Discussions on the history and historiography of Australia's New England
Friday, May 16, 2008
Monday, May 12, 2008
Saturday, May 03, 2008
Photo: "Anambah" Maitland. Finished in 1889, the house was designed by J.W. Pender.
Anambah with its beautiful cedar joinery consisted of 23 rooms, 10 marble fireplaces, tiled hall and verandah and a free standing billiard room .
This post is by way of a stub. I wanted to record some of the links to the remarkable story of the Pender family, the Maitland architects who has such a remarkable impact on New England's built environment.
On Anambah itself, here. The NSW Department of Planning Heritage Branch web site provides information on a number of Pender designed building. The University Of Newcastle has a magnificent Pender archive.
Thursday, May 01, 2008
Photo: Wing Hing Long & Co store, Tingha c1900 from the NSW Heritage Branch on-line exhibition.
I have established this page to provide information about on-line resources relating to New England's history.
Like all the reference pages, I hope that, with time, it will become a useful resource for all those with an interest in different aspects of New England's history whether at local or regional level.
Austlang, the Australian Indigenous Languages data base, provides a very useful searchable facility on Australia's Aboriginal languages.
Australian Bureau of Statistics web site provides access to past census data, year books and historical population estimates.
Australian Dictionary of Biography. The ADB is an invaluable source of information on people. You can also search by area or topic.
Australian Institute of Aboriginal and Torres Strait Islander Studies web site provides access to their extensive collections.
Australia Screen provides on-line access to a range of audio visual material. You can use the search facility to find material of regional interest.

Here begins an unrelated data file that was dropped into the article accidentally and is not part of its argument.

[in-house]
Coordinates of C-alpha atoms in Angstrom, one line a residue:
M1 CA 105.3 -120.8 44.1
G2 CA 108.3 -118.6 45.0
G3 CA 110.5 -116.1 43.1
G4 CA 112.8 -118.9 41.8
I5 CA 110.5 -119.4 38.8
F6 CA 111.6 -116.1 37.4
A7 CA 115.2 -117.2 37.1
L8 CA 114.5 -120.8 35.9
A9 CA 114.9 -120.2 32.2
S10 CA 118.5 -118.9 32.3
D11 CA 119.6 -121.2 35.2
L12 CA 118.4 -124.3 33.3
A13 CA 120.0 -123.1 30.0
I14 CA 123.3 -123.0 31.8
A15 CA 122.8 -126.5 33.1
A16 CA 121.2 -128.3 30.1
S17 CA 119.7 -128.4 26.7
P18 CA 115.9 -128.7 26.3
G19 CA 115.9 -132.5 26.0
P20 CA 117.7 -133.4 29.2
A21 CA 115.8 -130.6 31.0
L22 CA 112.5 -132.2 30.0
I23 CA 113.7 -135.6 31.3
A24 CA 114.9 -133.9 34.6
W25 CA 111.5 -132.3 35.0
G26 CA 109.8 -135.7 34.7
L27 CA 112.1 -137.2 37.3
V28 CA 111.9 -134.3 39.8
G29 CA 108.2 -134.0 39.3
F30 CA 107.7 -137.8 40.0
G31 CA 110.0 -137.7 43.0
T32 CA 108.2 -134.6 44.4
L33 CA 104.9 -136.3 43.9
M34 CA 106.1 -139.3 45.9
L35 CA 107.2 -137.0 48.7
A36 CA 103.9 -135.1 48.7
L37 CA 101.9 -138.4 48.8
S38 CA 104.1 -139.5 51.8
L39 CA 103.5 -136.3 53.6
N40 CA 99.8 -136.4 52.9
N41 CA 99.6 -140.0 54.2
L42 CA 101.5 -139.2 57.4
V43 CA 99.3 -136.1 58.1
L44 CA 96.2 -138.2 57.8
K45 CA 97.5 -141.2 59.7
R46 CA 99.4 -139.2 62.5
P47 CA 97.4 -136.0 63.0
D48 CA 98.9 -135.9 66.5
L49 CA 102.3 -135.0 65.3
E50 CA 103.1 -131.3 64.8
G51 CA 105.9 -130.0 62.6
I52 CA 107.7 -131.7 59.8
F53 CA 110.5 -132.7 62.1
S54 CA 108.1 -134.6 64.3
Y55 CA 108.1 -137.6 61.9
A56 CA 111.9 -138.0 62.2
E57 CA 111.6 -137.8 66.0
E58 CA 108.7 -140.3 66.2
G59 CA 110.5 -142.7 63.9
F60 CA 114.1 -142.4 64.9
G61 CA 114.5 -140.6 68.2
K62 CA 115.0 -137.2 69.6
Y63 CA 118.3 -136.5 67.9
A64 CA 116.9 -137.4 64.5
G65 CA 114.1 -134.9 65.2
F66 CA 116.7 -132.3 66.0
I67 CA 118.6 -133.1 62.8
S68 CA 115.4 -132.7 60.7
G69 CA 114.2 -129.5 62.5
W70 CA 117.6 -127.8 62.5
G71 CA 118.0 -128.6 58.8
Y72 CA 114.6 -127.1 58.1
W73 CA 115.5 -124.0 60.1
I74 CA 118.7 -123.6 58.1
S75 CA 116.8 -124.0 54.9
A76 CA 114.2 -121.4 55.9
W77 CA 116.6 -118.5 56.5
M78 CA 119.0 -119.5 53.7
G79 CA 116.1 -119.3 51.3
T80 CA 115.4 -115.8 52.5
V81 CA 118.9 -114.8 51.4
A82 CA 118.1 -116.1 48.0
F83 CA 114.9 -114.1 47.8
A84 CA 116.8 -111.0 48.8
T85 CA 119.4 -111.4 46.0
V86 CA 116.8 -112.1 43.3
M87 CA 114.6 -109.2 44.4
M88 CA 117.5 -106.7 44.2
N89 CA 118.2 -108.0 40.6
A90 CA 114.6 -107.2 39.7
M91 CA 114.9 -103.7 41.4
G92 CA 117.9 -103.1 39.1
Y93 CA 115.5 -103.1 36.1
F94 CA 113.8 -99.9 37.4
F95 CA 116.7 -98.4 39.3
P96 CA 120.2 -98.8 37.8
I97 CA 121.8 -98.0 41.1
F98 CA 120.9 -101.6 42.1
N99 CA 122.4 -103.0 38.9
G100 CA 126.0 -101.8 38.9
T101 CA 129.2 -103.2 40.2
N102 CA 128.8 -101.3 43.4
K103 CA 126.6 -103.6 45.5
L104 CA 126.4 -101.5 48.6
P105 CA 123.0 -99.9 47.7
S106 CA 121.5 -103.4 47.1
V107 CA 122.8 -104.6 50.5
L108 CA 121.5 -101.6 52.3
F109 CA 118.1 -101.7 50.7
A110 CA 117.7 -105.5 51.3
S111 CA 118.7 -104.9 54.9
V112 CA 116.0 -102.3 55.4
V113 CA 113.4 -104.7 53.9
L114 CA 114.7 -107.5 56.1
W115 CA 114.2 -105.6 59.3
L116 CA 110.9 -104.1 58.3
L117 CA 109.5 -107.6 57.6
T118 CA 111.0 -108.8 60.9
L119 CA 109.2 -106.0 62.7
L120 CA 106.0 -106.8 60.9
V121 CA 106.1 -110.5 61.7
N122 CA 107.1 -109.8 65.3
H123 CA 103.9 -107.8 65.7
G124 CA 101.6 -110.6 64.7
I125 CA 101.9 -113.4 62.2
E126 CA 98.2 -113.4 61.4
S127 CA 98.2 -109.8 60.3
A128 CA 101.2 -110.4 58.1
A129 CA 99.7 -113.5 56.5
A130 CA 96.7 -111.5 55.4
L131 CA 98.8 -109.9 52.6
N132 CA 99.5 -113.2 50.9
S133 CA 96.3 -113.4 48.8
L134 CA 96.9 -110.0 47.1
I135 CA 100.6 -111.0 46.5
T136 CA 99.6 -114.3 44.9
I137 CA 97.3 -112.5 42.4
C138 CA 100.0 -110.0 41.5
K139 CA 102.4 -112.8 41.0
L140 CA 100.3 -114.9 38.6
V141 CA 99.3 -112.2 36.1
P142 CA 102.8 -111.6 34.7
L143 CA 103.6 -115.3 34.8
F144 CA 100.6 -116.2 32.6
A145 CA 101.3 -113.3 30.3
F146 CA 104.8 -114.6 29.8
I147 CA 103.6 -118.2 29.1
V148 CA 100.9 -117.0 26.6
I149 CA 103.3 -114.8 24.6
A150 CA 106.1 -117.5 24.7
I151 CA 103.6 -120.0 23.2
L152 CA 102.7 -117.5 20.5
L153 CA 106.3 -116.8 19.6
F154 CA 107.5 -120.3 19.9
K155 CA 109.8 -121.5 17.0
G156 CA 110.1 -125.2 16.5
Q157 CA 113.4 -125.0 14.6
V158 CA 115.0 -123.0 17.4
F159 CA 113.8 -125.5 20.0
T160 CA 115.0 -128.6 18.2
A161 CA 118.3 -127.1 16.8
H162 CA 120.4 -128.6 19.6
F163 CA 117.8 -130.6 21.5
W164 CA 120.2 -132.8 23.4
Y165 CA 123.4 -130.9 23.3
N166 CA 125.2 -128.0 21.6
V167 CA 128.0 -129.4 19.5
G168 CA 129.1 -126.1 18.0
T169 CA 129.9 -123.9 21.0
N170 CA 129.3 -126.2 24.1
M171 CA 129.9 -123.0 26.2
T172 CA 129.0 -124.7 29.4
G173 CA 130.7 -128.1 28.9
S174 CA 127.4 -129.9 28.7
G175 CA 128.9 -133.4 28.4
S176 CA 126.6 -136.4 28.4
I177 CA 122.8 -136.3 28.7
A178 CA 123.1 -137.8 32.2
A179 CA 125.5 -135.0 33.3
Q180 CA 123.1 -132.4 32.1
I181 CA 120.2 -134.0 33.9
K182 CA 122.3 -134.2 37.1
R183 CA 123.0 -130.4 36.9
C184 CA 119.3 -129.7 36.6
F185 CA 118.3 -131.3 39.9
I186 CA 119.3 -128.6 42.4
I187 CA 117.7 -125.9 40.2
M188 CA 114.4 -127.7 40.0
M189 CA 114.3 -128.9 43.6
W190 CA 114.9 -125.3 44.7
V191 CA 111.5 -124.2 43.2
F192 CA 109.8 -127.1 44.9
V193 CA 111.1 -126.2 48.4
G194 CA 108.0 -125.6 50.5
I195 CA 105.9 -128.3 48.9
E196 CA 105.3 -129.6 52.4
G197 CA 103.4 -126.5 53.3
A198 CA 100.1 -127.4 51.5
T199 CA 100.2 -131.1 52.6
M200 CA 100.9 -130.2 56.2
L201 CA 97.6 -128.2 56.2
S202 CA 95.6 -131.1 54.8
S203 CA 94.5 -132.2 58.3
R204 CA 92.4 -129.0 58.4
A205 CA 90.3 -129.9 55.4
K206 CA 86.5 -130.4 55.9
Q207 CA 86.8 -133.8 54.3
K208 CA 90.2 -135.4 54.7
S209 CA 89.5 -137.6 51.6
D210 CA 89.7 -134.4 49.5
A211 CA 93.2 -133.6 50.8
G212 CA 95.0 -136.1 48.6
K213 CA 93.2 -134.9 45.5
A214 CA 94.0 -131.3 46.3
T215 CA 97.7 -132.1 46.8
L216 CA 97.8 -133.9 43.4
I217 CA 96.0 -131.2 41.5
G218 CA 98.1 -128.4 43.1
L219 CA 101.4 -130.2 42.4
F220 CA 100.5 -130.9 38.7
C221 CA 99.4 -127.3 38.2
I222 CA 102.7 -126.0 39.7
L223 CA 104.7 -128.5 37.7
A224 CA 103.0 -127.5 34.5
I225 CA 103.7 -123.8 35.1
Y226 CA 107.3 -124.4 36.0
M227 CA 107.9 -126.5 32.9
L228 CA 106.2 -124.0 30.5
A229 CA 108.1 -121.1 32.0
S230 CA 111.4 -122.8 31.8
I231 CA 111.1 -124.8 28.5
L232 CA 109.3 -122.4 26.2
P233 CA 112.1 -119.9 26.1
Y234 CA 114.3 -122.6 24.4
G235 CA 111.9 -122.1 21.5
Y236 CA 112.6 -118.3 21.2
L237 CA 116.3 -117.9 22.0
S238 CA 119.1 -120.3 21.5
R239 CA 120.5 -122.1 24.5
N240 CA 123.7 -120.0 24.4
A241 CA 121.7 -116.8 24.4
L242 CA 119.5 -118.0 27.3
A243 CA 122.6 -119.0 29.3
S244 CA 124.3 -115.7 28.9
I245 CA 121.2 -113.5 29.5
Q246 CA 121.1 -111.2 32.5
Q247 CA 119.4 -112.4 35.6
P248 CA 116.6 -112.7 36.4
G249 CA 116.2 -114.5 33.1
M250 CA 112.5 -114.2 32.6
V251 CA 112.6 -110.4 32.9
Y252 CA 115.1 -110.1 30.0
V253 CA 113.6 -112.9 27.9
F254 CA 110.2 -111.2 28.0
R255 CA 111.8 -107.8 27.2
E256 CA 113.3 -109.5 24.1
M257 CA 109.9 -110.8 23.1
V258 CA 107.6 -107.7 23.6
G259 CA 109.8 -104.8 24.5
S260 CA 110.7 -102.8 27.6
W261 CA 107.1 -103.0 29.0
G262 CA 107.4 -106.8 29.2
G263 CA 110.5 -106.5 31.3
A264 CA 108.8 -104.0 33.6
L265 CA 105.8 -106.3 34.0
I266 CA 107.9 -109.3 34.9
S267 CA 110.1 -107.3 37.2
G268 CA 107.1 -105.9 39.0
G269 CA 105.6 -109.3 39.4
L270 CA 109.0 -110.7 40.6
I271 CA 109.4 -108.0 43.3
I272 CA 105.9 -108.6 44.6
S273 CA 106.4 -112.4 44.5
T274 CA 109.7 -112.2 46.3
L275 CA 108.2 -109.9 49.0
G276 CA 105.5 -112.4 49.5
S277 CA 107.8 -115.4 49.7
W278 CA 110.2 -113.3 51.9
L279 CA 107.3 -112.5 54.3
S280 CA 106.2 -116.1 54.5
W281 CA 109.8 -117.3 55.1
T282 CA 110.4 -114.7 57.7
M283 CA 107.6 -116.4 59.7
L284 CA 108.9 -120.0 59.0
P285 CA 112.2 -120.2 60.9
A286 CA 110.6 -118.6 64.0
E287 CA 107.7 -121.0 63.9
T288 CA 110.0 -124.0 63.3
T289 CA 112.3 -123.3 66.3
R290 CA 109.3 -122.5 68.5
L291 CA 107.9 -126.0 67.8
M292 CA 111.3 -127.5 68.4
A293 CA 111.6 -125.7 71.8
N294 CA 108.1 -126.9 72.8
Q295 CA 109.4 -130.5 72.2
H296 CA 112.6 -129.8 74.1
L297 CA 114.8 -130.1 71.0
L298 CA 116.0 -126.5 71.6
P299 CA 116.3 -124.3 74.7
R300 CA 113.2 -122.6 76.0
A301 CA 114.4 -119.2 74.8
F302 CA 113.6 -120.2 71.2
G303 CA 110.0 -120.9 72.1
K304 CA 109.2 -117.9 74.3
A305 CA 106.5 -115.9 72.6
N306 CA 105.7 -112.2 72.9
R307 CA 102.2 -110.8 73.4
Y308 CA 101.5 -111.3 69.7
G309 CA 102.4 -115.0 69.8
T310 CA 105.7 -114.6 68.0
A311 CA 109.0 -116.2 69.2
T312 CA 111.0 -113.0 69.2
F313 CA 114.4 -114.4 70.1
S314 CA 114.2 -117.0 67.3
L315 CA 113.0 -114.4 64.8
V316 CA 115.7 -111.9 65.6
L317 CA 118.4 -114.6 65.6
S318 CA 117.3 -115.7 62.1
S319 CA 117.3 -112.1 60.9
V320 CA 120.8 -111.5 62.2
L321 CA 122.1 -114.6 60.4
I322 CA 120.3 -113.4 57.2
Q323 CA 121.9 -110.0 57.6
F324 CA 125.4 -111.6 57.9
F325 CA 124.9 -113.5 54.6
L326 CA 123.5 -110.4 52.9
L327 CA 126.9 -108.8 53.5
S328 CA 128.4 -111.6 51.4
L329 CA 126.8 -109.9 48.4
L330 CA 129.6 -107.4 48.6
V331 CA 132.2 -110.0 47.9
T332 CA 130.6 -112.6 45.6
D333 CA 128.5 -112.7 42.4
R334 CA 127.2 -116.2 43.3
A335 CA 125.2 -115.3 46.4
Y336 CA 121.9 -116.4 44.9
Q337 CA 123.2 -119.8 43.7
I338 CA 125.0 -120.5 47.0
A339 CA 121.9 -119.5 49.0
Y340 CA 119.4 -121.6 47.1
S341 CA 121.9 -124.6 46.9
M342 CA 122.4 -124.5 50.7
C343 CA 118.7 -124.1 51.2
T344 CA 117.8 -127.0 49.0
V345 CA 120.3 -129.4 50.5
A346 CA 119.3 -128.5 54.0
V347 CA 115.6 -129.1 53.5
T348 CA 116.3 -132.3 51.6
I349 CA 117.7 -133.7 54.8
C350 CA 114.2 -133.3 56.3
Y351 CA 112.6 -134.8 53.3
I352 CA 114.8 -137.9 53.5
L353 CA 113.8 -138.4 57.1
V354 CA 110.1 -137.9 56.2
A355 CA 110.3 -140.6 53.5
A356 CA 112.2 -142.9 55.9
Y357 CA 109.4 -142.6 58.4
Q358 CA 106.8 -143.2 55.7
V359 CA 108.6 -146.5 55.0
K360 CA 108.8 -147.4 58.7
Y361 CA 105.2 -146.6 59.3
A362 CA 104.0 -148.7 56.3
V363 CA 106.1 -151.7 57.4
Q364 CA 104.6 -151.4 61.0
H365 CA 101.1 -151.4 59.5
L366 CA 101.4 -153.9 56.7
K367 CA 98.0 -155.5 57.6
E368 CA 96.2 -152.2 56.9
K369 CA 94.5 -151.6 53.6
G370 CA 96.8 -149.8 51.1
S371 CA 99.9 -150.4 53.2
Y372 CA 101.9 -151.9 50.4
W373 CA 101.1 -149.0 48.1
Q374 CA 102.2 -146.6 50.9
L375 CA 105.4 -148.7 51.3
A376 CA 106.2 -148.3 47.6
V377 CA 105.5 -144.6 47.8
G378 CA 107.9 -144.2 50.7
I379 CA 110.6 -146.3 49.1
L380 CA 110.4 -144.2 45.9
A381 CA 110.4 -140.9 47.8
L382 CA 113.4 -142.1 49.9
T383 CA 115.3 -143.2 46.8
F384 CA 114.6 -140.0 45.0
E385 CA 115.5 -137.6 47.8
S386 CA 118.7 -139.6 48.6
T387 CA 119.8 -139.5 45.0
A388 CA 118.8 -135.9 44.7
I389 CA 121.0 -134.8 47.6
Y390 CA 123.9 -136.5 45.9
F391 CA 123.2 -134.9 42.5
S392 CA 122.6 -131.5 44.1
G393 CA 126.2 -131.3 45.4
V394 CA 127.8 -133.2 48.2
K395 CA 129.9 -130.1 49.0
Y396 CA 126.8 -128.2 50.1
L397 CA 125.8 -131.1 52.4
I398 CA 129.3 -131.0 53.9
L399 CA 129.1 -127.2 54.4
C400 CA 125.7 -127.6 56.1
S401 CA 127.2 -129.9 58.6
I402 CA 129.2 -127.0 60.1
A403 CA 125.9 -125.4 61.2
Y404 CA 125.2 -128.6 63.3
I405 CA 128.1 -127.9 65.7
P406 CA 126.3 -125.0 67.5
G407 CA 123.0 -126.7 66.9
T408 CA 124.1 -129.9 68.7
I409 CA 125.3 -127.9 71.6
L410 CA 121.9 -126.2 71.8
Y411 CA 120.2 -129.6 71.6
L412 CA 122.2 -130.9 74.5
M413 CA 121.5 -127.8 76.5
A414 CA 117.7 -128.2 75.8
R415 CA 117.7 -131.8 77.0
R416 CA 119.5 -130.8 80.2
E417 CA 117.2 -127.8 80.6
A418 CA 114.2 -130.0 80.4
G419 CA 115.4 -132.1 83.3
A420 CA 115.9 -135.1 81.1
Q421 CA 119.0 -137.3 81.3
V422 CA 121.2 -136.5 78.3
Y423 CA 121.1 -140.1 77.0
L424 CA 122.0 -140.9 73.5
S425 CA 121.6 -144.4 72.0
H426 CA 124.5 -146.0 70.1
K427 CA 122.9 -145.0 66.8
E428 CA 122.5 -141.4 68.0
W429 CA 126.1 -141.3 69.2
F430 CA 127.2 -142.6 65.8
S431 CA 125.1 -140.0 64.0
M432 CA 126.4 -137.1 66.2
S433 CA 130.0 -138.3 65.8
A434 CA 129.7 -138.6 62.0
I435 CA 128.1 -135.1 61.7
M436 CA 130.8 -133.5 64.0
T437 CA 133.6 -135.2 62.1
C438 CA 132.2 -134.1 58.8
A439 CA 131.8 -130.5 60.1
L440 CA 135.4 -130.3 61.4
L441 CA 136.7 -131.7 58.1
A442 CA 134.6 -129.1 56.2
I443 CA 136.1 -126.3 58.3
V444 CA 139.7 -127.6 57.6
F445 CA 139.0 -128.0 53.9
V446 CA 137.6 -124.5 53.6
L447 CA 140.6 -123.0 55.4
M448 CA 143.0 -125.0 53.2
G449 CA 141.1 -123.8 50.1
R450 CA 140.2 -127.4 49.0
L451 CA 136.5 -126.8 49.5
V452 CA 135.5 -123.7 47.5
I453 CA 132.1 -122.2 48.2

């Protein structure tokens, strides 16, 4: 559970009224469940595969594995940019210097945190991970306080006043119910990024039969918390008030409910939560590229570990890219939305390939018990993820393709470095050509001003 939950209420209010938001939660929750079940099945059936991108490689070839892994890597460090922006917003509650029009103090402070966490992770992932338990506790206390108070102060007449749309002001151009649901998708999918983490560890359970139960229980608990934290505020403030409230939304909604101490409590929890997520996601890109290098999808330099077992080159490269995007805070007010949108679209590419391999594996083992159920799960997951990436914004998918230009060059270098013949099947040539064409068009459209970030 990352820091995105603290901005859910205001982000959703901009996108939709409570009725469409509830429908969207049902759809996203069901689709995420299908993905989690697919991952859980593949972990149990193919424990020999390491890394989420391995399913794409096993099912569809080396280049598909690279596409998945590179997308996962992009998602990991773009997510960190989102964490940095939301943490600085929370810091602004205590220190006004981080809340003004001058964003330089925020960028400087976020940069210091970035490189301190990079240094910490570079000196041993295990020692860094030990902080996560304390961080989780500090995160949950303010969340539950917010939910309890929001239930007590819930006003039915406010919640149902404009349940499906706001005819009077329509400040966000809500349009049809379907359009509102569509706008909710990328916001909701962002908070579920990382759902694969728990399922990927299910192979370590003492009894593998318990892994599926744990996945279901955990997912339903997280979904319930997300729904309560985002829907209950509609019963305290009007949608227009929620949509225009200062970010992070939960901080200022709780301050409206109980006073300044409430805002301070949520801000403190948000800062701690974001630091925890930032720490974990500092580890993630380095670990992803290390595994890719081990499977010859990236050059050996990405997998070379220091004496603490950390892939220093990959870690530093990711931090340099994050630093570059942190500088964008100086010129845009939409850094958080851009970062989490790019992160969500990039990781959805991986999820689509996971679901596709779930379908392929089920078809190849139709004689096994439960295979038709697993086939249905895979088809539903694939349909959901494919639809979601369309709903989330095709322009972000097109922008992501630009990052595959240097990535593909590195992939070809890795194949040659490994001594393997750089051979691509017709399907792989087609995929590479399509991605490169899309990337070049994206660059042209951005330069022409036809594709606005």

Australia Trove is the National Libary of Australia's central search facility. It gives you access not just to their collections, but also to the invaluable searchable digitised newspaper data base and to the still patchy Pandora electronic archive of Australian web sites.
Chinese-Australian Historical Images in Australia (CHIA) database is a catalogue of historical images of Chinese, Chinese immigrants and their descendants held in Australia.
Directory of Australian Archives provides a searchable list of archives throughout Australia.
Encyclopedia of Australian Science is a register of the people and the many industries, corporations, research institutions, scientific societies and other organisations that have contributed to Australia's scientific, technological and medical heritage, with references to their archival materials and a bibliography of their historical published literature.
Free Selector or Felon provides a rather good searchable resource for all those interested in the history of the Hunter Valley.
Google Books is often a great way of finding references. I find the previews especially valuable.
Guide to Australian Business Records is as the name says. So you can search on, say, North Coast Steam Navigation Company.
NSW Heritage Branch. This NSW Government site is a valuable source of information not just on listed heritage items in NSW, but on the context and history of the listed sites. You can search by local area, by the name of the building or by architect if known.
NSW Railnet. An invaluable private site for all those interested in the history of New England's railway lines.
Picture Australia provides access to a range of visual material.
Unlocking Regional Memory - NSW electronic regional archives provides access to a range of archival resources including the large regional archive managed by the University of New England.
State Records Authority of NSW is the name now given to what was previously the NSW State Archives.
Theses on NSW Political History is as the name says. It seems to be pretty complete. You can sort by name or subject.
University of New England's Heritage Centre web site gives you access to their collections, including the regional archive.
Virtual Sourcebook for Aboriginal Studies in the Hunter Region provides a rather valuable resource, including digitised records of some of the early European visitors.